A well-known West Virginia restaurant chain is facing a complaint from the National Labor Relations Board after an investigation found evidence the company unlawfully disciplined and threatened employees who tried to form a union.
Tudor's Biscuit World managers are accused of violating federal labor laws when they suspended two employees leading the unionization effort at the store's franchise location in Elkview, West Virginia, according to a complaint signed by National Labor Relations Board Regional Director Matthew Denholm. Denholm's office investigates unfair labor practice charges for the federal government in parts of Ohio, Indiana, Kentucky and West Virginia.
The complaint also alleges that Elkview Tudor's managers repeatedly told employees involved in the union effort they could lose their jobs or see their pay docked if they formed a union. One supervisor is accused of saying anti-union employees could give the pro-union employees “as much hell” as they wanted.
Tudor's Biscuit World did not return a request from The Associated Press seeking comment. In a response to the complaint filed last week, an attorney for Tudor's denied all allegations of unfair labor practices.
The complaint against Tudor's franchise in Elkview, a town of fewer than 2,000 people, echoes a larger national movement of organizing among retail and food service workers. Federal labor officials filed a sweeping complaint Friday accusing Starbucks of unfair labor practices at its stores in Buffalo, New York, including retaliation against pro-union employees.
Denholm told the AP on Monday that an investigation of the charges at his regional office found “probable cause” to believe Tudor’s violated federal law. The case will now go to trial before an administrative law judge in Charleston on June 13 in U.S. District Court. The judge will then issue a decision and can recommend remedies to the full National Labor Relations Board in Washington, Denholm said.
Relatively unknown outside the region, Tudor’s Biscuit World is a staple of West Virginia where diners can get made-from-scratch biscuits doused in gravy; country-fried steak and sandwiches including the Miner or the Mountaineer. Founded in Charleston in 1980, the chain now has more than 70 locations, mostly in West Virginia and in parts of neighboring states Ohio and Kentucky.
Elkview Tudor's employees announced their intention to form a union after they said the company failed to alert them when a worker tested positive for COVID-19, and one worker who questioned the policy saw her hours cut. They said employees often had to work past their scheduled hours to cover shifts and then were reprimanded for working overtime, among other allegations.
Once they began organizing, they said their employers aggressively tried to discourage their efforts. When workers failed to garner enough votes to form a union during a January election, organizers announced they had filed unfair labor practice charges against the company and urged that the vote should be thrown out.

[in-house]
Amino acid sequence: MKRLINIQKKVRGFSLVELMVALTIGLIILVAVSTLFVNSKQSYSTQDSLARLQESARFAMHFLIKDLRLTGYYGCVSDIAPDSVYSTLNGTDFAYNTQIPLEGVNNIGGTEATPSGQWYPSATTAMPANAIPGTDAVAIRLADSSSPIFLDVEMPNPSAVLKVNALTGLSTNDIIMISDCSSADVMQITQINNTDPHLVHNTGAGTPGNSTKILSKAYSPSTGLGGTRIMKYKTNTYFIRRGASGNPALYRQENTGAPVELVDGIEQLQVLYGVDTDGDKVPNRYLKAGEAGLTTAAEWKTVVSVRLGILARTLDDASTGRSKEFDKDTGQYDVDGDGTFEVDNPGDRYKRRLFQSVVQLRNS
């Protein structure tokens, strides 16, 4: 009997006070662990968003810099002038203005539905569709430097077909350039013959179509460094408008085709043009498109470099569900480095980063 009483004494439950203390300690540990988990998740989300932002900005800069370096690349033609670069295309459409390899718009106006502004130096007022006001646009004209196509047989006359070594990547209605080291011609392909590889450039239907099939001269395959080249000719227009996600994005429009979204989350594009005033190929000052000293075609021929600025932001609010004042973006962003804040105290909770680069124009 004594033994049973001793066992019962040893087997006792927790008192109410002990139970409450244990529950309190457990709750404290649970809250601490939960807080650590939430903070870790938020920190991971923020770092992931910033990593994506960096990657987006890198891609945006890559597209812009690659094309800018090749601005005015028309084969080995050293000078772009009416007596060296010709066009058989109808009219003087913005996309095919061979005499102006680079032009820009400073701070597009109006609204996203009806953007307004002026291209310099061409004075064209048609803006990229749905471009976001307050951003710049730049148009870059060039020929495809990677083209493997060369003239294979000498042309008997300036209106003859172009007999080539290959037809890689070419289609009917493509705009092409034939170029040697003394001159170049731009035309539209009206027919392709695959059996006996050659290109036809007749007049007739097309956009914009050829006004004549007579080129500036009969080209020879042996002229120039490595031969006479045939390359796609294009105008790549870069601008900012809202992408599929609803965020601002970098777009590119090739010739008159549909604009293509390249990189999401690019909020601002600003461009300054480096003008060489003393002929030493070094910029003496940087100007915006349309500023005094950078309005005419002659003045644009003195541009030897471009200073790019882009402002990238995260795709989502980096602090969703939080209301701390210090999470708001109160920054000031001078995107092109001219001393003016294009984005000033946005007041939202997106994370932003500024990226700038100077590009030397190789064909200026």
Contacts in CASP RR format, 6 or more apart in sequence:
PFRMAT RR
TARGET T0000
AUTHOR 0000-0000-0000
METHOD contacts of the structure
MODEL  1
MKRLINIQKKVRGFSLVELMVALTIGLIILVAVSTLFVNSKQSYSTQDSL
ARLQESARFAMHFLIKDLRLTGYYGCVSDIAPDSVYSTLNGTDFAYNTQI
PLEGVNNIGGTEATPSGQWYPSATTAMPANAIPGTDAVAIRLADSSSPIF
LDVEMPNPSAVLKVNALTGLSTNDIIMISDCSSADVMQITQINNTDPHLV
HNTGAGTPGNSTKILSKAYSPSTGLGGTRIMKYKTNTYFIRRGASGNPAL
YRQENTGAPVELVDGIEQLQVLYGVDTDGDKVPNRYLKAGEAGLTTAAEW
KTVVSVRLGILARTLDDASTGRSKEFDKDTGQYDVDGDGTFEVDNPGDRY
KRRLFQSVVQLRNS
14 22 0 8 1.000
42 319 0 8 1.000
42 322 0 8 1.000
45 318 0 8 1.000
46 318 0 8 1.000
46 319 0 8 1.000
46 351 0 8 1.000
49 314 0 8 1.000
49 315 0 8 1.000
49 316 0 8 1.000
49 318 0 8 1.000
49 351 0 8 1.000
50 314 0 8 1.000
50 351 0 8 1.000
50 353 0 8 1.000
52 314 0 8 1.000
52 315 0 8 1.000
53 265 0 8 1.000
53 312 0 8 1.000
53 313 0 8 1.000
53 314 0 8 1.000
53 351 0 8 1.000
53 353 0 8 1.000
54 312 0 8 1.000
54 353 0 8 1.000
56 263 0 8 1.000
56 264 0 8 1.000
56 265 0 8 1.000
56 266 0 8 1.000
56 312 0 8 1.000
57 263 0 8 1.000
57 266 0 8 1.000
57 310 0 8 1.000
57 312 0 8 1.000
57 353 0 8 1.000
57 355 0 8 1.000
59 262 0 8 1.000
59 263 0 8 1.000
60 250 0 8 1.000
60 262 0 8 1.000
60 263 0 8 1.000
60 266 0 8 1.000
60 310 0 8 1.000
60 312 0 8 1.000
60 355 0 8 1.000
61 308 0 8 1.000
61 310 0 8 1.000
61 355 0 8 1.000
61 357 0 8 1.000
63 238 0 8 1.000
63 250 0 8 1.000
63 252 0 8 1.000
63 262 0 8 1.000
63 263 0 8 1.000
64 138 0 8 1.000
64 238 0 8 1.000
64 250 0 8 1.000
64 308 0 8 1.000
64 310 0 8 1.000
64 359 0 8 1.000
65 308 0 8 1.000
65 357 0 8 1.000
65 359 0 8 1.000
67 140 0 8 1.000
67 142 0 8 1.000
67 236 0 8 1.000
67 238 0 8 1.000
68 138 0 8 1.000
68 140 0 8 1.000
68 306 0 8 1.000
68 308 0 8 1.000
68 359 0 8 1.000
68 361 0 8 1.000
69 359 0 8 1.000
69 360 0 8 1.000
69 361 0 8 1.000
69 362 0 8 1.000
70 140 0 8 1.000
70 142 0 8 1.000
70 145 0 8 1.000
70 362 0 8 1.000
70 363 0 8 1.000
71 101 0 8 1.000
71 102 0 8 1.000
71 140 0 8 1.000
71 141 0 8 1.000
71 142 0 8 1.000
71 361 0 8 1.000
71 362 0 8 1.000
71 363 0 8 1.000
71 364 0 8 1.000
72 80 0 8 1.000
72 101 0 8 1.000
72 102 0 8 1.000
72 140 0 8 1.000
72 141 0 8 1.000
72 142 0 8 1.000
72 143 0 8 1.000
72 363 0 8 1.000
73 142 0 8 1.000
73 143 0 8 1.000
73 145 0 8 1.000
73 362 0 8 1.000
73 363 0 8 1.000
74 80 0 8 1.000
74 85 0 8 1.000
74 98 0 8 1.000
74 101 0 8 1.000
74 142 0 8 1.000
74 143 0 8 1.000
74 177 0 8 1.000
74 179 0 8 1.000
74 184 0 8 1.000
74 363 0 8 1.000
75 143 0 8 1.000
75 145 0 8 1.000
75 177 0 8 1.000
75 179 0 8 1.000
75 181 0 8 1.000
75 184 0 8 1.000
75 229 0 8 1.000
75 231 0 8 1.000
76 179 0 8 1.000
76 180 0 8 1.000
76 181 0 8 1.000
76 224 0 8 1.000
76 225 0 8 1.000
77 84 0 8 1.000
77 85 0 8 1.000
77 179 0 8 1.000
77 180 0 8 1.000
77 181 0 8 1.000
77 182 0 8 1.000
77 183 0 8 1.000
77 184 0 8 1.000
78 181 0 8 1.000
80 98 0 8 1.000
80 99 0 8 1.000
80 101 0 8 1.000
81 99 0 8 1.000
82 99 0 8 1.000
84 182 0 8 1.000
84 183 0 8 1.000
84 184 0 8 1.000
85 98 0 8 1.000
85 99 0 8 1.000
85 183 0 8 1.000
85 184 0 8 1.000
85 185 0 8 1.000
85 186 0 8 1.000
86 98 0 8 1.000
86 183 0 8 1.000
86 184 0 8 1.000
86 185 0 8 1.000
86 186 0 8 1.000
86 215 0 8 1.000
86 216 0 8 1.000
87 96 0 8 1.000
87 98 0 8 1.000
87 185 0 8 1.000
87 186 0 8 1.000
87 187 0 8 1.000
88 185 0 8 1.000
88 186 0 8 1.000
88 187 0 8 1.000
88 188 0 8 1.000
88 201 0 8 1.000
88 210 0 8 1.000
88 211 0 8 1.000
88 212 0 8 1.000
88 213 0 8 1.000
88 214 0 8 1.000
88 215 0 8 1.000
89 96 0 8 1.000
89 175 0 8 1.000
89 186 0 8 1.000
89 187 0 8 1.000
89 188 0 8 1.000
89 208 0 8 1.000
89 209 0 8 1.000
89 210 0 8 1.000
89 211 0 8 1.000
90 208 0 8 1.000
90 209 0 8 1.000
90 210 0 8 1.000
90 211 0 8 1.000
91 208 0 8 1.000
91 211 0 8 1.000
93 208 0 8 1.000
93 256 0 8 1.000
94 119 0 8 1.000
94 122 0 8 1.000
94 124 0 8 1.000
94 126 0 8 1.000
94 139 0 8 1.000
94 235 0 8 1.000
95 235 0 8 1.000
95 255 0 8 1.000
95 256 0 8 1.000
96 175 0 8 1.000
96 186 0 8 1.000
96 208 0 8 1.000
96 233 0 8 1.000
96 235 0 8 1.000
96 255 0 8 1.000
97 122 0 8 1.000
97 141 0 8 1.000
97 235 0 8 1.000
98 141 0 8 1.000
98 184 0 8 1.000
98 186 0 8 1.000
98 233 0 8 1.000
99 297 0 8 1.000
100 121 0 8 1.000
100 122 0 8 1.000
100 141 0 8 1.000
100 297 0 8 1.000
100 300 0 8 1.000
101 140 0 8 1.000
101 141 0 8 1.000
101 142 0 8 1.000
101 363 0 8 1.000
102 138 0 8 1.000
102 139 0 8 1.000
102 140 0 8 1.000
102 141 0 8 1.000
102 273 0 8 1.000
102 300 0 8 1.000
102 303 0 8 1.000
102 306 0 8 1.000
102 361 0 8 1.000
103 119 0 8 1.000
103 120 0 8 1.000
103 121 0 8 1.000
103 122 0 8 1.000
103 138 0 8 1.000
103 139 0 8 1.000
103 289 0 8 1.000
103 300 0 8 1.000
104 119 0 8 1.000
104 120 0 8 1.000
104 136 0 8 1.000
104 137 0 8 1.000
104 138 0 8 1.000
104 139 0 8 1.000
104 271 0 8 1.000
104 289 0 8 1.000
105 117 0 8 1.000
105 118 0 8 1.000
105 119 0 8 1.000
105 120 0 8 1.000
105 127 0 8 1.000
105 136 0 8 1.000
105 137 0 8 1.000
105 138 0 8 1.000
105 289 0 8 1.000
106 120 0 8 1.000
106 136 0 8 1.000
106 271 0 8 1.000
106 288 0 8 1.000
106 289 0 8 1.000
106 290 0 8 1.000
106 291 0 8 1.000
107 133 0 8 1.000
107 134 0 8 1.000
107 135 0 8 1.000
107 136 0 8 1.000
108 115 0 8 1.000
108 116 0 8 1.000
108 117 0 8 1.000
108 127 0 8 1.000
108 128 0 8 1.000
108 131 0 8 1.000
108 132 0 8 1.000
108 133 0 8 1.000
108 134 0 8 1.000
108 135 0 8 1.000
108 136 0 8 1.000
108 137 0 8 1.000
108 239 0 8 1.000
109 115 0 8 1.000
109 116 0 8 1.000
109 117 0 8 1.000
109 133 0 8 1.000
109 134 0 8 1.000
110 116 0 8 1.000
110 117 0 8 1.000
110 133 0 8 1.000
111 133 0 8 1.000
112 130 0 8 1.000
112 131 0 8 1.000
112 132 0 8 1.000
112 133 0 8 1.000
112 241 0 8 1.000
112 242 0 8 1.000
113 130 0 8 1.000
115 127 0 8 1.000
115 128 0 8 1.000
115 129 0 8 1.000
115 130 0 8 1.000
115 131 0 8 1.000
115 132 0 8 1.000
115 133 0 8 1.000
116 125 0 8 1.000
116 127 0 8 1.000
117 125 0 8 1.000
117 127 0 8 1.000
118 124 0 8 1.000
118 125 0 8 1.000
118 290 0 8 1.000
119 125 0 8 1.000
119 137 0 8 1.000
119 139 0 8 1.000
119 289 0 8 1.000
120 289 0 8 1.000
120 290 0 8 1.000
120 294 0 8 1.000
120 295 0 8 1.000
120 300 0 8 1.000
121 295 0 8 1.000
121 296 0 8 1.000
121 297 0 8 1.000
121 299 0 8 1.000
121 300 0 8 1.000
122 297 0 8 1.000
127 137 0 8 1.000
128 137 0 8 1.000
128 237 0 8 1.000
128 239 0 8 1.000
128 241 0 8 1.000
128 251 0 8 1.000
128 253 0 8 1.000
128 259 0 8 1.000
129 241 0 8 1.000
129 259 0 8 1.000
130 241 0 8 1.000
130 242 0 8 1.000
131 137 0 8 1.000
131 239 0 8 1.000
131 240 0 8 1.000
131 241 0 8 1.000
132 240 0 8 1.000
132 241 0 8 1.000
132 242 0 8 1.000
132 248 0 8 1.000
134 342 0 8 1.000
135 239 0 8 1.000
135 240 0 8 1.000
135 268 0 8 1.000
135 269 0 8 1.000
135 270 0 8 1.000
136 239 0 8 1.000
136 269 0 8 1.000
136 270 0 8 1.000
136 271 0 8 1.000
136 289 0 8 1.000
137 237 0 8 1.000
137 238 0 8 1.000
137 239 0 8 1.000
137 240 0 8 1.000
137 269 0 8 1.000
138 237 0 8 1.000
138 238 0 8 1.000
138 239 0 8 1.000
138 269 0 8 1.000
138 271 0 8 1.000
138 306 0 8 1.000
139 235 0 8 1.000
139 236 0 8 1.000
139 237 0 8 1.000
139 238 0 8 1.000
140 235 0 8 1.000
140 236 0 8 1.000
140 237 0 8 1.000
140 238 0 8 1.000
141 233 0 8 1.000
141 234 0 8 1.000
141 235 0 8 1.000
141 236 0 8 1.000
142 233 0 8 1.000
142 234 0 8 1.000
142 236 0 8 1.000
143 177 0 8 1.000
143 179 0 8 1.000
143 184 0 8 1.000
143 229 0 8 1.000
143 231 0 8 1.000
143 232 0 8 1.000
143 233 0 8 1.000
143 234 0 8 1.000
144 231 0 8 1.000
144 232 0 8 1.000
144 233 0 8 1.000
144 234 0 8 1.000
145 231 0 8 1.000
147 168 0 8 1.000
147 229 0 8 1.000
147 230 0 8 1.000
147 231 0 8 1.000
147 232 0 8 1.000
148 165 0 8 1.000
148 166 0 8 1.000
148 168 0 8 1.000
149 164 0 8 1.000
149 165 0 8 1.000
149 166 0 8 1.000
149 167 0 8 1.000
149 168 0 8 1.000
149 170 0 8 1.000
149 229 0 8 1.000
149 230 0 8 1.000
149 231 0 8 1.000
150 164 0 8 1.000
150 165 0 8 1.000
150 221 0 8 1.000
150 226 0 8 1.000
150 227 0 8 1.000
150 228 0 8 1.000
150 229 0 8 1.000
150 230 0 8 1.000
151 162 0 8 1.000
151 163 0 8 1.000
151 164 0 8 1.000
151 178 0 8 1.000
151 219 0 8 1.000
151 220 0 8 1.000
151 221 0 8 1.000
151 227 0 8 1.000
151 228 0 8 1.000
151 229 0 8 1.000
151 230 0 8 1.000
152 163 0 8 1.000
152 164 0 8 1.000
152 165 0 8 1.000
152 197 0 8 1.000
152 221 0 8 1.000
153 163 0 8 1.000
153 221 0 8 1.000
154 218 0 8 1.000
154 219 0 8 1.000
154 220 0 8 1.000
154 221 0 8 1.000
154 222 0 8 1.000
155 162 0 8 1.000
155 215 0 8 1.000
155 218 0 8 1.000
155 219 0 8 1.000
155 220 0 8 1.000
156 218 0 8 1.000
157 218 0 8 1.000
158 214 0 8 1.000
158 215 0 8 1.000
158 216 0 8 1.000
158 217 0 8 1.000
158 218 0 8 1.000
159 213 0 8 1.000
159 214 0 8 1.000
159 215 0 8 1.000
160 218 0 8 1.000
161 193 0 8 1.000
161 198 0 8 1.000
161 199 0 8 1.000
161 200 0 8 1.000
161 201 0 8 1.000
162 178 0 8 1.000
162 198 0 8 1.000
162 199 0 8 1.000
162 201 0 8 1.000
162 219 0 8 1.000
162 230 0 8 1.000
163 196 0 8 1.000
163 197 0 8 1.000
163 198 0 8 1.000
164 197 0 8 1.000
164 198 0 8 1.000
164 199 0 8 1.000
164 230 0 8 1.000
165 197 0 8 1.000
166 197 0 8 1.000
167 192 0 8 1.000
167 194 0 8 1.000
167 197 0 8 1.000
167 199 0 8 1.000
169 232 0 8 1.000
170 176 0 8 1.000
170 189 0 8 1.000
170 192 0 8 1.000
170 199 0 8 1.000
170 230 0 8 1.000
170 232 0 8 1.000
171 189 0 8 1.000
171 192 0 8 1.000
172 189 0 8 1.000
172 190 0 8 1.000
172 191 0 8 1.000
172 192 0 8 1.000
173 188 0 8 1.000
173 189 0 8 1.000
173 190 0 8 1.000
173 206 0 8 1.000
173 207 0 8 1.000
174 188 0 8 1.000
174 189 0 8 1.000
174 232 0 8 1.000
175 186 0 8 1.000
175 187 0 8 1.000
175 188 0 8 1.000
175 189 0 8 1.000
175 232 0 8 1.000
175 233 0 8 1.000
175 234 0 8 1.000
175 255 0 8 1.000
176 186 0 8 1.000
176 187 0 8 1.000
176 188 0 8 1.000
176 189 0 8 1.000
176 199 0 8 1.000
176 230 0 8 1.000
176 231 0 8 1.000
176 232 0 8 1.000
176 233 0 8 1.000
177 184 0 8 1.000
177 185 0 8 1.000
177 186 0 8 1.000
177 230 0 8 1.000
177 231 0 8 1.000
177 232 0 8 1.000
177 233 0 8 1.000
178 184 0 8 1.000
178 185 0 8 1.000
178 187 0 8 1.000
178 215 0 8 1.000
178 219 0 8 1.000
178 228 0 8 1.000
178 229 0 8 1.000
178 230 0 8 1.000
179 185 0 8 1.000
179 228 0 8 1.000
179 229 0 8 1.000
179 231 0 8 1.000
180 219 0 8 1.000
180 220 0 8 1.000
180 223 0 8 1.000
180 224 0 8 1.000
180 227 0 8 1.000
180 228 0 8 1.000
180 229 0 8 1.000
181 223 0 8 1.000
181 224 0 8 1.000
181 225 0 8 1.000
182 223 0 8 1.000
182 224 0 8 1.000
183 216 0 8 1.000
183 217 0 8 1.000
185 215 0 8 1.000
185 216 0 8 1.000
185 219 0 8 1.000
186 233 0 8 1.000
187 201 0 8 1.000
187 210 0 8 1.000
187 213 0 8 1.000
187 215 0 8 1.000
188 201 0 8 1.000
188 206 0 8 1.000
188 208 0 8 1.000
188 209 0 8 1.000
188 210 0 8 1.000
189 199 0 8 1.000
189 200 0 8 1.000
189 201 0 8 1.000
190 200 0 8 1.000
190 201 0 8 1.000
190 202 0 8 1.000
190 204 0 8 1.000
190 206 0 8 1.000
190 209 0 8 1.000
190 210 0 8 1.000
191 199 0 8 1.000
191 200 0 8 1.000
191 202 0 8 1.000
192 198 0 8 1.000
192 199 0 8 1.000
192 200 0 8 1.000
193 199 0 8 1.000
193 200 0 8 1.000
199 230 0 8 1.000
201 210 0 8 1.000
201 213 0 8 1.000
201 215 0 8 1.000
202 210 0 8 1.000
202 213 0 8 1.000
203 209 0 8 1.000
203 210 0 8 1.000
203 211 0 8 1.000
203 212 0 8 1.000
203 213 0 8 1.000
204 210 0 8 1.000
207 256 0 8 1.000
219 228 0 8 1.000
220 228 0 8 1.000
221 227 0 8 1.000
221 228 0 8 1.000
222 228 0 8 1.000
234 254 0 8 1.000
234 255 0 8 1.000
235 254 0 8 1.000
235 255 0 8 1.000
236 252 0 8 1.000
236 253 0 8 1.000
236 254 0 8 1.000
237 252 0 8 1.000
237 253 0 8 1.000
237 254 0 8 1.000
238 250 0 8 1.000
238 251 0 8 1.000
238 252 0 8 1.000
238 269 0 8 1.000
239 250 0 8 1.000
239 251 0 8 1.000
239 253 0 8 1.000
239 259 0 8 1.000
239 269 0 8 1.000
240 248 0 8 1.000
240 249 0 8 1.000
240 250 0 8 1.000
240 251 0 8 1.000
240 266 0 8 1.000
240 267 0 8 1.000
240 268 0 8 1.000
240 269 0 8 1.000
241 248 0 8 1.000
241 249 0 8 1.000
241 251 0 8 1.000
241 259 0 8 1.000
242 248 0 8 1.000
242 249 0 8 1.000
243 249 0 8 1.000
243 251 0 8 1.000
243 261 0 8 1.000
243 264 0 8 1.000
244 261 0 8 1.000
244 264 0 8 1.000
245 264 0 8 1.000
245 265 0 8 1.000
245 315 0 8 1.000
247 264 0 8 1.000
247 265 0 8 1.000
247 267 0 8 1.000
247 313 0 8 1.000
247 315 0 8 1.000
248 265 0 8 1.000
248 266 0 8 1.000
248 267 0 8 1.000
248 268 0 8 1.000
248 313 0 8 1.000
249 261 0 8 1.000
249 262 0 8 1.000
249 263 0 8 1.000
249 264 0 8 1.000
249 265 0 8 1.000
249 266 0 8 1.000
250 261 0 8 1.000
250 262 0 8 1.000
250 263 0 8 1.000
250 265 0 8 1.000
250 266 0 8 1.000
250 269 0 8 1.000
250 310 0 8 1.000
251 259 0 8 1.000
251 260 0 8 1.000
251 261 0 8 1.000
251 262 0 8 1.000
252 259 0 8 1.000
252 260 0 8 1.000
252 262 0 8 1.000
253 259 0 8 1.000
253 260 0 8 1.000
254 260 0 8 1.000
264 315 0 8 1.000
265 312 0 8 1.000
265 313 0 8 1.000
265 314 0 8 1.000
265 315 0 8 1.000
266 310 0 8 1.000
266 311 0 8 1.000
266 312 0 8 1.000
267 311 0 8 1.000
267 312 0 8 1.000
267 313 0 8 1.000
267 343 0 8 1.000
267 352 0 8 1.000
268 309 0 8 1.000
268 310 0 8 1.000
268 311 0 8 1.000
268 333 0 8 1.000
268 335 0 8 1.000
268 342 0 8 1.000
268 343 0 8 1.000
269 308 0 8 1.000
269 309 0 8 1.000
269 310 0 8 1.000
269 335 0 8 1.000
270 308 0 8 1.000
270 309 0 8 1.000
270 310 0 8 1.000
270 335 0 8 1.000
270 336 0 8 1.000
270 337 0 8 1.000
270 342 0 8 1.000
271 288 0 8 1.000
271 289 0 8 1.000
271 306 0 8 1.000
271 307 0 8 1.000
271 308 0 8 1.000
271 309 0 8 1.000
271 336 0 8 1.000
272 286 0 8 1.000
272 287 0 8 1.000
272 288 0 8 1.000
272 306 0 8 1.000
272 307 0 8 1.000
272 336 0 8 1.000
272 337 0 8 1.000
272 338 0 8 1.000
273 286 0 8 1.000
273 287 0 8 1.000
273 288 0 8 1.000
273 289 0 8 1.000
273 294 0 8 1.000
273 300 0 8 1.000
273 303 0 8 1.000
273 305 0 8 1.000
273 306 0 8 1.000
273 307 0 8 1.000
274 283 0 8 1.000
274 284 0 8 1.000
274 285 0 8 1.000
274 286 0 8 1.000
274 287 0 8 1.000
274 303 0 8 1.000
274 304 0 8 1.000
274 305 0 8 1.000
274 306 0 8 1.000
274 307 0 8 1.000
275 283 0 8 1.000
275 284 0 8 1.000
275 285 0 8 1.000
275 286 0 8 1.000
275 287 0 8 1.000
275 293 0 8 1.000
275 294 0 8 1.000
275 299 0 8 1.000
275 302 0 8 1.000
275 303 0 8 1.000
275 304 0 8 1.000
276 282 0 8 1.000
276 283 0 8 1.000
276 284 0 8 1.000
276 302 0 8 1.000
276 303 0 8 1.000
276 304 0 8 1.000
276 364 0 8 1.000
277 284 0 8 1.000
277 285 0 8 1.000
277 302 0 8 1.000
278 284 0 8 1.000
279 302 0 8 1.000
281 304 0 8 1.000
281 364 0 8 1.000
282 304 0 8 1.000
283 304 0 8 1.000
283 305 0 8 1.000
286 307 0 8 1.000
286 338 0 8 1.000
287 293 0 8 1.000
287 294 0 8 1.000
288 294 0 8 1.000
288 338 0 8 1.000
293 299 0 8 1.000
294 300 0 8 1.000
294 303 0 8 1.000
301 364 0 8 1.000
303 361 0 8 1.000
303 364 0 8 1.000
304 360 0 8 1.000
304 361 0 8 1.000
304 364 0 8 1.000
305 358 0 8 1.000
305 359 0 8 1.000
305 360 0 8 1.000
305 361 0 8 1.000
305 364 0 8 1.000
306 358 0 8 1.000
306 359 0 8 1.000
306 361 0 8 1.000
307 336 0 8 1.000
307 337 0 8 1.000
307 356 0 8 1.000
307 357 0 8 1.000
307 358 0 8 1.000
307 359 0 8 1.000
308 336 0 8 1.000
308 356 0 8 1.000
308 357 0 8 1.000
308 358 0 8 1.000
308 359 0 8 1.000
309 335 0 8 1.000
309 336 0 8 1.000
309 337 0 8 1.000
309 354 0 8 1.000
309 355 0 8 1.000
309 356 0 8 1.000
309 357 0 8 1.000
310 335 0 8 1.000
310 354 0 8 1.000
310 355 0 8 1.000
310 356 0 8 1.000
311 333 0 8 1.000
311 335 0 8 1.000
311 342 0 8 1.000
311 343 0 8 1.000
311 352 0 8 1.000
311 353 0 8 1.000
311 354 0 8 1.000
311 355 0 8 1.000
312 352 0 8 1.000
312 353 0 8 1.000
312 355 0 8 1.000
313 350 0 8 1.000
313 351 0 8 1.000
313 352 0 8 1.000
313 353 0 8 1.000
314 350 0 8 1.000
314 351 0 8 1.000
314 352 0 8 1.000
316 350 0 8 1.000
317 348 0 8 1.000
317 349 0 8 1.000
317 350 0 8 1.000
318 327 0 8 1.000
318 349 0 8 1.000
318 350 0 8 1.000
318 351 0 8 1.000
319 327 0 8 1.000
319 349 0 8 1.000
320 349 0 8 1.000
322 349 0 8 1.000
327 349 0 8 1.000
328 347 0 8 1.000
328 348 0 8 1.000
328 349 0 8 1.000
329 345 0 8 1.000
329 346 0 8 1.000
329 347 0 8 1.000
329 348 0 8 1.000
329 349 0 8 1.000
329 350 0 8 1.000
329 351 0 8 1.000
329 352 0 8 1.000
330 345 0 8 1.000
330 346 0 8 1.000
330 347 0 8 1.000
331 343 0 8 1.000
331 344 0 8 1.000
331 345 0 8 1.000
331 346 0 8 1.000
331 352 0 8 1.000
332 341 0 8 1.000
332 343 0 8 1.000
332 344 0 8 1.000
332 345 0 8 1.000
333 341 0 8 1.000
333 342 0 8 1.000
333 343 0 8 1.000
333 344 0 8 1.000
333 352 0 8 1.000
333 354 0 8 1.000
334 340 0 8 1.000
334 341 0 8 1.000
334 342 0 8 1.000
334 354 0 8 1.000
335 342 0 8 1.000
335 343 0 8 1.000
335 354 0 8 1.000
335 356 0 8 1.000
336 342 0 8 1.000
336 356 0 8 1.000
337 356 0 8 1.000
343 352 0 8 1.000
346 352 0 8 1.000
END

Tudor's employee Cynthia Nicholson, a 64-year-old prep cook who has been leading the Tudor's union effort, said Monday she was excited to hear about the complaint.
“I want to see some really good come out of this,” said Nicholson, who was one of the employees suspended by Tudor's. “If I didn’t proceed on and take this to the end, I would feel that I was just as guilty as they were. I hope they learn you can't treat people like they’re replaceable. We are human beings."
Nicholson was inspired to form a union because of her father and late husband, who were both union men working in coal mining and pipefitting in West Virginia.
“Right before he passed away, he said, ‘Cynthia, you're gonna do great things,'" she said of her husband, who died of cancer. "At that moment, I didn’t know what he was talking about, but then it hit me when we started organizing and getting out there. He would be so proud.”
United Food & Commercial Workers Local 400 Organizing Director Alan Hanson, who helped the Tudor's employees file unfair labor practice charges against the company, said it was immediately clear to him that Tudor's tried to discourage workers from organizing in the lead-up to the election.
“Companies have a playbook and they follow it all across the country — whether it’s Tudor's in Elkview or Starbucks in Buffalo,” he said. “Unfortunately, companies who are desperate to keep the union out are willing to use any and all tactics.”
More often than not, companies are not held accountable for the actions they take to stop organizing campaigns, he said.
“It’s hard to get workers, particularly in small towns, particularly with employers like Tudor’s who loom large in the cultural significance in places like West Virginia, to stand up against them and say: ‘What is happening to me is not right,’” he said. “The workers themselves were the ones who bravely stood up and said, ‘We’re not going to be silent when the company violates our rights.’"